While shrines can be a burial place of a saint or Marian apparition, more commonly they are erected as a center for specific devotion. You can find a full listing of the top 48 shrines within the United States here, but we've selected the 10 most prominent shrines here:
In 1995, Mother Angelica (Founder of EWTN) heard the words giving her a new mission to build a shrine honoring the True Presence of Our Lord in the Most Blessed Sacrament. After returning to Alabama, she shared the story with her community and 5 generous donors offered to completely fund this project. The Shrine is modeled on the great Italian churches of the 13th century.
The Shrine of St. Therese began as the dream of Fr. William G. LeVasseur, S.J. (Society of Jesus). St. Therese of Lisieux is the patron saint of Alaska, missionaries, and the Diocese of Juneau. In 1932, 5 acres of forest reserve land was secured from the federal government and a lodge was built to house the workers. The shrine is 22 miles north of downtown Juneau.
In 1783, Franciscan missionary Fr. Juan Bautista Velderrain began construction on the present church using money borrowed from a rancher. The church’s purpose was to provide a place of refuge for the natives who had converted to Christianity as well as for the priests and settlers in the area.
Mission Basilica and Museum was founded in 1771 by Fr. Serra. It was the first of the California missions. The first Church and dwellings were made of wood and mud. From Carmel, Fr. Serra oversaw the building of seven other Missions in California.
In 1909 -1910, Mother Cabrini purchased land in Golden to be used as a summer camp for her charges at the Queen of Heaven Orphanage in Denver, Colorado. All of the water needed for both drinking and cooking had to be brought up from the stream at the bottom of the canyon. In September 1912, the sisters complained to Mother Cabrini. She answered, “Lift that rock over there and start to dig. You will find water fresh enough to drink and clean enough to wash.” The spring, which is housed in an 8,000 gallon tank, has never stopped running. It also houses a Stairway of Prayer, a grotto, and a convent.
Many dream of a visit to Lourdes, France, but it is not always possible. In 1956, the Grotto in Litchfield, Connecticut was begun in 1956 and completed in 1958. It was built from local field stone and closely resembles the one in Lourdes, France. In addition to the Grotto, there are Stations of the Cross with life-size bronze figures set in a winding trail.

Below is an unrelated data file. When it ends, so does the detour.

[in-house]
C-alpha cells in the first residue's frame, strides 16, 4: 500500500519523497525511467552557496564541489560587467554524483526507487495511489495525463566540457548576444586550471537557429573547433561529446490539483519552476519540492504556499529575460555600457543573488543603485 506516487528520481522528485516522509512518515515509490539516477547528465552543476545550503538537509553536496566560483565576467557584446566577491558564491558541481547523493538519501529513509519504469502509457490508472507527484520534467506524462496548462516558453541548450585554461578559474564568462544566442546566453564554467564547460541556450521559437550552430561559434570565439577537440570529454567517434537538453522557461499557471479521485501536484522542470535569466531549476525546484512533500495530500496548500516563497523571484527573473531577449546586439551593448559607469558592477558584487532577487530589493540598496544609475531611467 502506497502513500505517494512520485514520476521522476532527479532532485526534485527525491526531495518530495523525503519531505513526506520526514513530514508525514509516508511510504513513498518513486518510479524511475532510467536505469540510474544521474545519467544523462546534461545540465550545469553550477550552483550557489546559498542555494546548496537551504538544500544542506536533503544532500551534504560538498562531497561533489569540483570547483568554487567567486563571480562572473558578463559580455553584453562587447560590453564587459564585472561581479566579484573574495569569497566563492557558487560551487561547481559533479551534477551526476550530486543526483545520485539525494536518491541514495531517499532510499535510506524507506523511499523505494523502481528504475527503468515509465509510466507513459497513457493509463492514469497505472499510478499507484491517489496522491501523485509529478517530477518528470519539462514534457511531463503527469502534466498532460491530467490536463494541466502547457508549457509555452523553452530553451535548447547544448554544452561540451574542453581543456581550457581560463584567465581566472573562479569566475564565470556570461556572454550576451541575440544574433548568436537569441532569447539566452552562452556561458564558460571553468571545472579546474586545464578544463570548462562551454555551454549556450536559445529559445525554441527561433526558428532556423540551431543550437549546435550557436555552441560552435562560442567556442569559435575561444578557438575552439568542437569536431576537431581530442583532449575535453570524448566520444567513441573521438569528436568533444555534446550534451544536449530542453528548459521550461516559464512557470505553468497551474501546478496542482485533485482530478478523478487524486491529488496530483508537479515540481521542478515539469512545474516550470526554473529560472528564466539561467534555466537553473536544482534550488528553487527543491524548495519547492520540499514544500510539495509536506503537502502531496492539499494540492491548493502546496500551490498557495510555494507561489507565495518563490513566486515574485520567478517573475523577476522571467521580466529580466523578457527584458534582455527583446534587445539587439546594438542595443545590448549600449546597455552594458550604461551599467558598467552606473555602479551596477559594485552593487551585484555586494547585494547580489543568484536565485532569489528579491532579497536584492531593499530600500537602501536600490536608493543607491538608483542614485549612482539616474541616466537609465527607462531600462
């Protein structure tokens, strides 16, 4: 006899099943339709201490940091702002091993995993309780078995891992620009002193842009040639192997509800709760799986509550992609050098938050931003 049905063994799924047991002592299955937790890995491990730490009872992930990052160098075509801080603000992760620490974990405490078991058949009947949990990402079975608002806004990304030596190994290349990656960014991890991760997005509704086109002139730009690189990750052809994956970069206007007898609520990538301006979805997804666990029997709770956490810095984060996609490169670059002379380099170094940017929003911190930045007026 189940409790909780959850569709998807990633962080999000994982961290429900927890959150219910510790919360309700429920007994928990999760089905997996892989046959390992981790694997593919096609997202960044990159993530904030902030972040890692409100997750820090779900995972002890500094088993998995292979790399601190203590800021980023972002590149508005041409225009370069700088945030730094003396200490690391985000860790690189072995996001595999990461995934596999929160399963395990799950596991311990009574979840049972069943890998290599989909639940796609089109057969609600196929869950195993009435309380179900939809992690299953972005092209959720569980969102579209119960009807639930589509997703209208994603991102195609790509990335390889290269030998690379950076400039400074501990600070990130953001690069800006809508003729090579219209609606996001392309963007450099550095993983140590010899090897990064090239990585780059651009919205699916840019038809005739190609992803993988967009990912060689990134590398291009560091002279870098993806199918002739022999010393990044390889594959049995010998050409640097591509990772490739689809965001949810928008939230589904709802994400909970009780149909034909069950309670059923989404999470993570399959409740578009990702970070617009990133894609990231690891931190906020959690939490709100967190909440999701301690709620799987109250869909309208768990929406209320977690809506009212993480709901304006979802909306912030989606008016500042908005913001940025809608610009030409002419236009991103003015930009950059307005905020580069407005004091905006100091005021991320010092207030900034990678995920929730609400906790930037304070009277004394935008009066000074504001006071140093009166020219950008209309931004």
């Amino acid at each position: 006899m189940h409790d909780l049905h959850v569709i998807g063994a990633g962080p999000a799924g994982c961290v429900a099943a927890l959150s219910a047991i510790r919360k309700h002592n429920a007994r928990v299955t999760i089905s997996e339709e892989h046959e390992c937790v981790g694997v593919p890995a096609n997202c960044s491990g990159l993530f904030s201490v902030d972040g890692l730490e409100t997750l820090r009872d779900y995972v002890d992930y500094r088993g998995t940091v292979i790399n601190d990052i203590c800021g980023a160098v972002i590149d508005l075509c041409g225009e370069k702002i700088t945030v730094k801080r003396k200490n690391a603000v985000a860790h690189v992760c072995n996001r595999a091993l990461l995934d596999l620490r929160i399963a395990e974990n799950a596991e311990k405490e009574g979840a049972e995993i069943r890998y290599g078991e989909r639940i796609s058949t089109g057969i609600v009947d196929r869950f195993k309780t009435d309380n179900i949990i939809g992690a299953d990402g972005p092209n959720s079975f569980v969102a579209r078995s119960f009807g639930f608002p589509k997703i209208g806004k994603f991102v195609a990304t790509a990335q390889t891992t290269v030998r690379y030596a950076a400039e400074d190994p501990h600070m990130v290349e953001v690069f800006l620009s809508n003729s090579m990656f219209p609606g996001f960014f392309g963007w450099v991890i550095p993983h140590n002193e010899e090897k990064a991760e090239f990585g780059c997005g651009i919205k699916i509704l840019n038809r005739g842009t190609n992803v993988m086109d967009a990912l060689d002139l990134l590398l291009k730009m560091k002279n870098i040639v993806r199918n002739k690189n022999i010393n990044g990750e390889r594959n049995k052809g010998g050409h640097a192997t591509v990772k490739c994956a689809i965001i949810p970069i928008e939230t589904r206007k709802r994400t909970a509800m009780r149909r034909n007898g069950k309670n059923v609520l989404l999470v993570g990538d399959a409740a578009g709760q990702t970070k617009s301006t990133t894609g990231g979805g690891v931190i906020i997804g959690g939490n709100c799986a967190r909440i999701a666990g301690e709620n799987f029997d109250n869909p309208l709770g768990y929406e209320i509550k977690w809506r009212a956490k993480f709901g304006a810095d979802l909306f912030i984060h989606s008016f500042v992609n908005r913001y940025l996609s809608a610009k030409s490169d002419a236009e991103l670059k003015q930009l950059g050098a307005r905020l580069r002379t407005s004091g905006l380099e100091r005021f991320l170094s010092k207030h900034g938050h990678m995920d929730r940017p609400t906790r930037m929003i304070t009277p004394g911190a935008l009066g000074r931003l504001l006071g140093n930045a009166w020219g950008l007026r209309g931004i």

Mission Nombre de Dios traces its origins to the founding of the City of St. Augustine, America’s oldest city, in 1565. On September 8, 1565, Pedro Menéndez de Avilés landed and proclaimed this site for Spain and the Church. It was at this sacred spot that the Spanish settlers would begin the devotion to Our Lady of La Leche that continues into the present. The mission houses an outdoor altar commemorating the first Mass celebrated here on September 8, 1565 by the first Spanish settlers to arrive. This Mass of Thanksgiving is widely believed to be the First Thanksgiving on the continent, over 50 years before the Pilgrims celebrated at Plymouth Rock in 1621.
This first church in Atlanta was originally built in 1848. Fr. Thomas O’Reilly, pastor of the Church and its missions, gave aid both in the field and in makeshift hospitals to soldiers on both sides of the conflict. After hearing of an order to destroy and burn the city of Atlanta in 1864, Fr. O’Reilly warned General Slocum if they continued to attempt to burn down the Catholic Church, Sherman would face massive desertions of the Catholics in the Federal ranks. During Sherman’s burning of Atlanta, some of these Federal soldiers did help to protect the church by preventing the setting of fires too near the church building.
In 1873, Fr. Damien arrived to care for leprosy patients secluded to the Hawaiian island. He did everything possible to doctor them and advocate to the United States government for their care. Instead of staying for only three months, he volunteered to stay indefinitely.
This Nineteenth century Franciscan mission was built at the request of the Native Americans. The mission was built without the use of nails yet still remains today despite years of neglect.